6

For example, the contract saves the address when token created but after that token holder could send token or all tokens to another wallet.

Is it possible to find all wallet addresses of token holders which were created by my contract?

  • very cool.. Any example of 'IDS IN ARRAY' along with get function to see them?? I'm not so familiar with mapping can't really get my head around it. – user3252381 Oct 4 '16 at 6:50
5

All token transfers are performed by calling methods on your contract - so your contract can track balances and accounts in any way it wishes. If you're using the default arrangement of using a Solidity mapping, you will also need to keep a separate list of known account IDs in an array, so you can iterate over them.

  • How to get on outside contract? – Crossle Song Aug 29 '17 at 12:19
1

I have created a standalone open source tool which does the same.

  • Take a token contract address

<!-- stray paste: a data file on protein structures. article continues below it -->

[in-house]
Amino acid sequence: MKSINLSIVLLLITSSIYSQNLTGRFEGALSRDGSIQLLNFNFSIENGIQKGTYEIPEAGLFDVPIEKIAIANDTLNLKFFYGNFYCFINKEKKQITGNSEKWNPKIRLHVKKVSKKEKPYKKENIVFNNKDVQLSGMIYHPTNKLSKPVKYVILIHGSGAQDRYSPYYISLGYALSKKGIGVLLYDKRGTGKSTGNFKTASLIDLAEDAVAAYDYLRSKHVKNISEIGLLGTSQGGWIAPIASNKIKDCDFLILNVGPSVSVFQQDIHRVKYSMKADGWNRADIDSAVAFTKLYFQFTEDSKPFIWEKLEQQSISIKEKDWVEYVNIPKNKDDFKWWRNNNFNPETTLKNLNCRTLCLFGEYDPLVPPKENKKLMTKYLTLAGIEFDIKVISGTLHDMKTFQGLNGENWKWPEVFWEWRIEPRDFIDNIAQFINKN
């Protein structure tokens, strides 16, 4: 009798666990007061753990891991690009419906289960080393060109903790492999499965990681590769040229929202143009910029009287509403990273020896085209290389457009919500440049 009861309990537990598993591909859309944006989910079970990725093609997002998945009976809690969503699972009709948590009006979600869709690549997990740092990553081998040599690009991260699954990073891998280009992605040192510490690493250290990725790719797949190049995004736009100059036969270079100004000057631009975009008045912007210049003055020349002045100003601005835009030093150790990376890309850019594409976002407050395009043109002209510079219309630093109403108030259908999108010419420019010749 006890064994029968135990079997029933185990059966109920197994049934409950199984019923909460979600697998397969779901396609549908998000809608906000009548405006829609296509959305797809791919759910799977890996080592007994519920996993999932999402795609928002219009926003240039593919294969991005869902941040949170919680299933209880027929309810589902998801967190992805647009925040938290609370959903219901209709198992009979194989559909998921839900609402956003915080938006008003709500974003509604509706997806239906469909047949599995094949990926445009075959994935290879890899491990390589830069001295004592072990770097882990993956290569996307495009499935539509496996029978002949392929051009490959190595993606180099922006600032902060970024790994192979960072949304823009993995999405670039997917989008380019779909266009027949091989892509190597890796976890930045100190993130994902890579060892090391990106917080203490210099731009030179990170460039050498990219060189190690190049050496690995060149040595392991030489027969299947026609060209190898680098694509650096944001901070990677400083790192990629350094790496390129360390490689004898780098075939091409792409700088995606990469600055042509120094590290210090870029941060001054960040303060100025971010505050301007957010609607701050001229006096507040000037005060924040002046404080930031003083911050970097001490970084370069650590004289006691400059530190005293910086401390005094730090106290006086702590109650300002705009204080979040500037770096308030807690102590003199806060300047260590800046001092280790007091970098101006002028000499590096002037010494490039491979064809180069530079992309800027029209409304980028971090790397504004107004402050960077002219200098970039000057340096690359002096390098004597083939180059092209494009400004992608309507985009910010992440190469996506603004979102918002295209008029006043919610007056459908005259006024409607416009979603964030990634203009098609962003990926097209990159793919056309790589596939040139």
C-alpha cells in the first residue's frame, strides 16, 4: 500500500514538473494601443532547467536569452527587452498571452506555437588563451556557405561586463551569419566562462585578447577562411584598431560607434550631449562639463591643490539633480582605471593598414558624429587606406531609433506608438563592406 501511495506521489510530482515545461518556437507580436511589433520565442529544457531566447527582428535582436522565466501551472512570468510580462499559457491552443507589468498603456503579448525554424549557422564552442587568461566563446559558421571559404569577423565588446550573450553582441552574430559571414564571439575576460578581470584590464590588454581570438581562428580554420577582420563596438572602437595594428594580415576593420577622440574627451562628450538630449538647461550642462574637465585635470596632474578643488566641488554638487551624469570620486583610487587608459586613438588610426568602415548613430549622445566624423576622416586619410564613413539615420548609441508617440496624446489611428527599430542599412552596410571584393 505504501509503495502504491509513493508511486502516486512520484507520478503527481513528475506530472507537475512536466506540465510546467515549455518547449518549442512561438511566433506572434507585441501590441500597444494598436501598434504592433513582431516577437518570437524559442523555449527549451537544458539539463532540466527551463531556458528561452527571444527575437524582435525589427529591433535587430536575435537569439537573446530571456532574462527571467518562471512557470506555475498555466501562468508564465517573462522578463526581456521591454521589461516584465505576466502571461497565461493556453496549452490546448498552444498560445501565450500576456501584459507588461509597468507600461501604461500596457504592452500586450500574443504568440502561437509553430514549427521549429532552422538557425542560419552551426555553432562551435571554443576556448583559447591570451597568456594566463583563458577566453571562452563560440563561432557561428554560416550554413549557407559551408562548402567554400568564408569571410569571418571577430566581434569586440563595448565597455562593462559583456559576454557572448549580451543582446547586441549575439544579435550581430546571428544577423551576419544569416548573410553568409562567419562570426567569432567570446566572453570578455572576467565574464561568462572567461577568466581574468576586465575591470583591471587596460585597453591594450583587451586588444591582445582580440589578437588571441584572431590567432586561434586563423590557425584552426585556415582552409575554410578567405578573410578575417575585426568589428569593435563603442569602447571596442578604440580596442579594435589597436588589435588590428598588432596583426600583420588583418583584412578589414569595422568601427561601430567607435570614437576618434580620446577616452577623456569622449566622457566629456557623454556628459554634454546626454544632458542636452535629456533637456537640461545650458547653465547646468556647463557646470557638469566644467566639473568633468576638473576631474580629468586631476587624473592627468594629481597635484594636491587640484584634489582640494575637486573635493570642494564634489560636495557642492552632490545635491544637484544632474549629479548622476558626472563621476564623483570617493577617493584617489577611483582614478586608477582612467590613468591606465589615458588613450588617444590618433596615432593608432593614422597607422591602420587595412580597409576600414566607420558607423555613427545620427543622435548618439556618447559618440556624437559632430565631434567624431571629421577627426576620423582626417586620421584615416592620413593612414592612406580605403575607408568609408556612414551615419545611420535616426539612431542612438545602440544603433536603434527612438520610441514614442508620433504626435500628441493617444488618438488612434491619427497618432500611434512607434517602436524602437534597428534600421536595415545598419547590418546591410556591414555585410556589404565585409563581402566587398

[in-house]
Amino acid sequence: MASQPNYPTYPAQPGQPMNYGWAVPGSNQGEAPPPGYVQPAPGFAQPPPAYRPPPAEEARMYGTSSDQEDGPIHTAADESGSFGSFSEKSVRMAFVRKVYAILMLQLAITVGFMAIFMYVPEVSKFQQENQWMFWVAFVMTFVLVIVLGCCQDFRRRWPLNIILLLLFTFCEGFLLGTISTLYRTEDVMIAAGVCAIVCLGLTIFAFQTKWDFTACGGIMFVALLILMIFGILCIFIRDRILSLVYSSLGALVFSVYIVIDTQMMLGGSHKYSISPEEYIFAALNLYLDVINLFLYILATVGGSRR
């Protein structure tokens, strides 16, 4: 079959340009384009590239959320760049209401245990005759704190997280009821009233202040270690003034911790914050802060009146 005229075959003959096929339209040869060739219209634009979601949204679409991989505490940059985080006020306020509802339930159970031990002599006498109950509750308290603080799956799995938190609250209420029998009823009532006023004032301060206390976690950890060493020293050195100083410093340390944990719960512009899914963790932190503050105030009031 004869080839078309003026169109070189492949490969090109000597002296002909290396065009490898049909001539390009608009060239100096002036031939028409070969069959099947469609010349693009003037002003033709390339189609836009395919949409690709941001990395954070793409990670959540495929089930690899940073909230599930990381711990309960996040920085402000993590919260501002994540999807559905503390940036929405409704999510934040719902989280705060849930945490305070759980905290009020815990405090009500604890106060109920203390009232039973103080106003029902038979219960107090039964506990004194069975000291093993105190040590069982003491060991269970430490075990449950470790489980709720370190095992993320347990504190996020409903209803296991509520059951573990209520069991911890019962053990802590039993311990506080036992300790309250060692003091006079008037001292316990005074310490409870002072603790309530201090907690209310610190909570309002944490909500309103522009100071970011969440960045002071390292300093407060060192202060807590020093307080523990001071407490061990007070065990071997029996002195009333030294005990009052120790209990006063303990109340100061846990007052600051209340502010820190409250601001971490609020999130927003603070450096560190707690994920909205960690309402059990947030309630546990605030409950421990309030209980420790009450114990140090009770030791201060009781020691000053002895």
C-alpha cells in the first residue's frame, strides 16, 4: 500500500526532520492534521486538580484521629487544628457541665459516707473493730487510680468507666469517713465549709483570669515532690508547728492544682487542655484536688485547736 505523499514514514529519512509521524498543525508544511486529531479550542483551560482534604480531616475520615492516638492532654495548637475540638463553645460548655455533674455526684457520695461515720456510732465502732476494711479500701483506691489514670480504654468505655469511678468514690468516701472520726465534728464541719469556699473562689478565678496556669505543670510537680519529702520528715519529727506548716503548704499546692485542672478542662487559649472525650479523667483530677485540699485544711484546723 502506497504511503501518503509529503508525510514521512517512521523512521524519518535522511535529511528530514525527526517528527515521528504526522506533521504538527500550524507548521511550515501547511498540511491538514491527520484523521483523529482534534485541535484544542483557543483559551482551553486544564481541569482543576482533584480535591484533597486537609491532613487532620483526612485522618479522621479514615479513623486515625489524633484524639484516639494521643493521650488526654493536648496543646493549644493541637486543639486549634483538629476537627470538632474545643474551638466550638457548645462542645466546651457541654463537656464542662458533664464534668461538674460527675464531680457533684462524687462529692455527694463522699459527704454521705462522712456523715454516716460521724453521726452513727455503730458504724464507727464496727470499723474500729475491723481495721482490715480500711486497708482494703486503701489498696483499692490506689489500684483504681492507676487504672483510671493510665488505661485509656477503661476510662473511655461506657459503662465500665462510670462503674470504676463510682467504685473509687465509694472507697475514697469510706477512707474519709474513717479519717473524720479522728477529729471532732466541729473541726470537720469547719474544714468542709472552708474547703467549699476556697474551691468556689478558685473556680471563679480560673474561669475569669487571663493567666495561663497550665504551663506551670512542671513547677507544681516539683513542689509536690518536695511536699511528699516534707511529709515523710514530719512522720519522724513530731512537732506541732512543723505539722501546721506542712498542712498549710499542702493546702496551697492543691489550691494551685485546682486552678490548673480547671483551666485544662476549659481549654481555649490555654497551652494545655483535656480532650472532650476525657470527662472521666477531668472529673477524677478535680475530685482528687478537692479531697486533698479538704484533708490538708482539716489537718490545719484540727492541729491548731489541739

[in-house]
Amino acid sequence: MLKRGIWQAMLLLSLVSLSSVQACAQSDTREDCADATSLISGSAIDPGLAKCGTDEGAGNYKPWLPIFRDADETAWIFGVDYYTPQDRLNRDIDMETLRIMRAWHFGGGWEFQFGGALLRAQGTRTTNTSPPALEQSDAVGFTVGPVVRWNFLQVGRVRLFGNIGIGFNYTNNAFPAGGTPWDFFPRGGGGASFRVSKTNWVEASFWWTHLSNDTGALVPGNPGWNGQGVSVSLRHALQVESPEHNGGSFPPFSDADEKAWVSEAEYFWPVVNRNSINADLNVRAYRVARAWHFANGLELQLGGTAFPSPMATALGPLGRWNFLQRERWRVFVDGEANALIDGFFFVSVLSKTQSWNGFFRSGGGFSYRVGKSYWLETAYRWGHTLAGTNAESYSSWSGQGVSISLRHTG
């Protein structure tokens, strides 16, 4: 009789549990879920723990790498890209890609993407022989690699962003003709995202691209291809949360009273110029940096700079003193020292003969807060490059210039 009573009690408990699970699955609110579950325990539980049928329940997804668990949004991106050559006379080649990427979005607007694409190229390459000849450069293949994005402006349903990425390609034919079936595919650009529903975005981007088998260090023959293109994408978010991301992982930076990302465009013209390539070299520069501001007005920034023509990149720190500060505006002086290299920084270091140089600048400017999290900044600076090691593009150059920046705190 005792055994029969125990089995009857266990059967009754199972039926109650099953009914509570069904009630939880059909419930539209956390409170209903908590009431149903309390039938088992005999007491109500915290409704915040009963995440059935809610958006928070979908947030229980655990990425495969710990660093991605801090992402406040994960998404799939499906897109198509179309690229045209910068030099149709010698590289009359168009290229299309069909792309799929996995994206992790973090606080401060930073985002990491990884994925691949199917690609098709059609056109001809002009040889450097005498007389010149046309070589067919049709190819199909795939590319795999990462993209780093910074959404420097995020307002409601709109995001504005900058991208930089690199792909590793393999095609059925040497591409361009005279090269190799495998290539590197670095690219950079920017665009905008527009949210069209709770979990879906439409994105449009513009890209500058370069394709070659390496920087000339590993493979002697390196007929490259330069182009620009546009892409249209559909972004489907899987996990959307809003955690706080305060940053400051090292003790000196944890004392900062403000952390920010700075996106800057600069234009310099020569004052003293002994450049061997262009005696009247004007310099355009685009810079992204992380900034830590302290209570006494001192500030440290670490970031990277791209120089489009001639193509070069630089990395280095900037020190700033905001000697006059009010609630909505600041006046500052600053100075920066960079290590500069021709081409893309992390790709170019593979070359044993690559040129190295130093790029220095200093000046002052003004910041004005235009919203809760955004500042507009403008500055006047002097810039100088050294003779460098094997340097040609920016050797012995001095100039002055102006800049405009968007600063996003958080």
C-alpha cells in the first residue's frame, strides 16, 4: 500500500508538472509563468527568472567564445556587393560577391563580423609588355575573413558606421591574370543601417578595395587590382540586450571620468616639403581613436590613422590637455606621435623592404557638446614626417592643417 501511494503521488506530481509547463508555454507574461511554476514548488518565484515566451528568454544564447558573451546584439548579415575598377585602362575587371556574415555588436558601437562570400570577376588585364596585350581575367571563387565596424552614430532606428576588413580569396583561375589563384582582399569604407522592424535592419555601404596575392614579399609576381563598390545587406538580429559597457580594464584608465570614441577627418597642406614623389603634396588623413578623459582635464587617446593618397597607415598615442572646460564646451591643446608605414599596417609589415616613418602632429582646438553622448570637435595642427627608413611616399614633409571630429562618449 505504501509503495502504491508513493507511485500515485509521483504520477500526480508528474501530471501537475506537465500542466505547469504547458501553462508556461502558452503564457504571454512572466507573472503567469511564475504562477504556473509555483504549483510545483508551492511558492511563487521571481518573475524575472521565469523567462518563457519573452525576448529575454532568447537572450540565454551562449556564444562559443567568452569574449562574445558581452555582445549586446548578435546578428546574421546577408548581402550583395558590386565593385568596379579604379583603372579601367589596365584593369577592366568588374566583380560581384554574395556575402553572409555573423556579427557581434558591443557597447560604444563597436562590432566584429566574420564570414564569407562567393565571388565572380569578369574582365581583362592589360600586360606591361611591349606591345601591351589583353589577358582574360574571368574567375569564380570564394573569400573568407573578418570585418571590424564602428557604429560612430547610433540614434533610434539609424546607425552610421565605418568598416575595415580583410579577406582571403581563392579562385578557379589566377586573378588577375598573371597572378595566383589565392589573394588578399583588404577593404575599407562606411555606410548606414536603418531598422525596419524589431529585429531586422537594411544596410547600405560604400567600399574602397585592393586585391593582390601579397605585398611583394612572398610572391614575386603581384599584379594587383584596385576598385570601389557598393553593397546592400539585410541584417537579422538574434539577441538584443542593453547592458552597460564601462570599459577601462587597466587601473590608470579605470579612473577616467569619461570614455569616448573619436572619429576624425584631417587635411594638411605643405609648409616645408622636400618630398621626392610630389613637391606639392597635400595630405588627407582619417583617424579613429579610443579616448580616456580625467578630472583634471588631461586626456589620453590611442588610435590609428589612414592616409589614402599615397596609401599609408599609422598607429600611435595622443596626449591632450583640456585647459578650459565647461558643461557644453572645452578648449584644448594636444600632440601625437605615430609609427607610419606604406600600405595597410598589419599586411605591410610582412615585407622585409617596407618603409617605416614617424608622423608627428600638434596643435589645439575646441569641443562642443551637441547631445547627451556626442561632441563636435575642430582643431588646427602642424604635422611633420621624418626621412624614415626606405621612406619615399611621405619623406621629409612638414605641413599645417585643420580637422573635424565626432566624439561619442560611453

• Iterate over all ERC-20 Transfer events for token using eth_getLogs JSON-RPC API

  • Build a local database of these events

  • Allow you to use SQL to query any account balance on any point of time (block num) - note that some balances may have become zero

You can find the command line application how to build the database here

The core Python logic is here.

There are some quirks here and there: for example detecting mint / creation event for some tokens is not straightforward. Thus, you will may negative balance on the account receiving initial total supply if you rely on Transfer event only.

0

You can watch the event as it happens within an app or within the token contract itself use:

mapping (uint => mapping (address => uint)) mappedAccounts;
  • That is not an event definition or an event emitter. Your answer is confusing. Perhaps you could add further information. – Thomas Clowes Aug 1 '17 at 13:49
  • I think he intended some kind of inverted index like mapping (address => uint) and then mapping (uint => address) to track addresses, like Nick Johnson said. – Ismael Aug 2 '17 at 2:31

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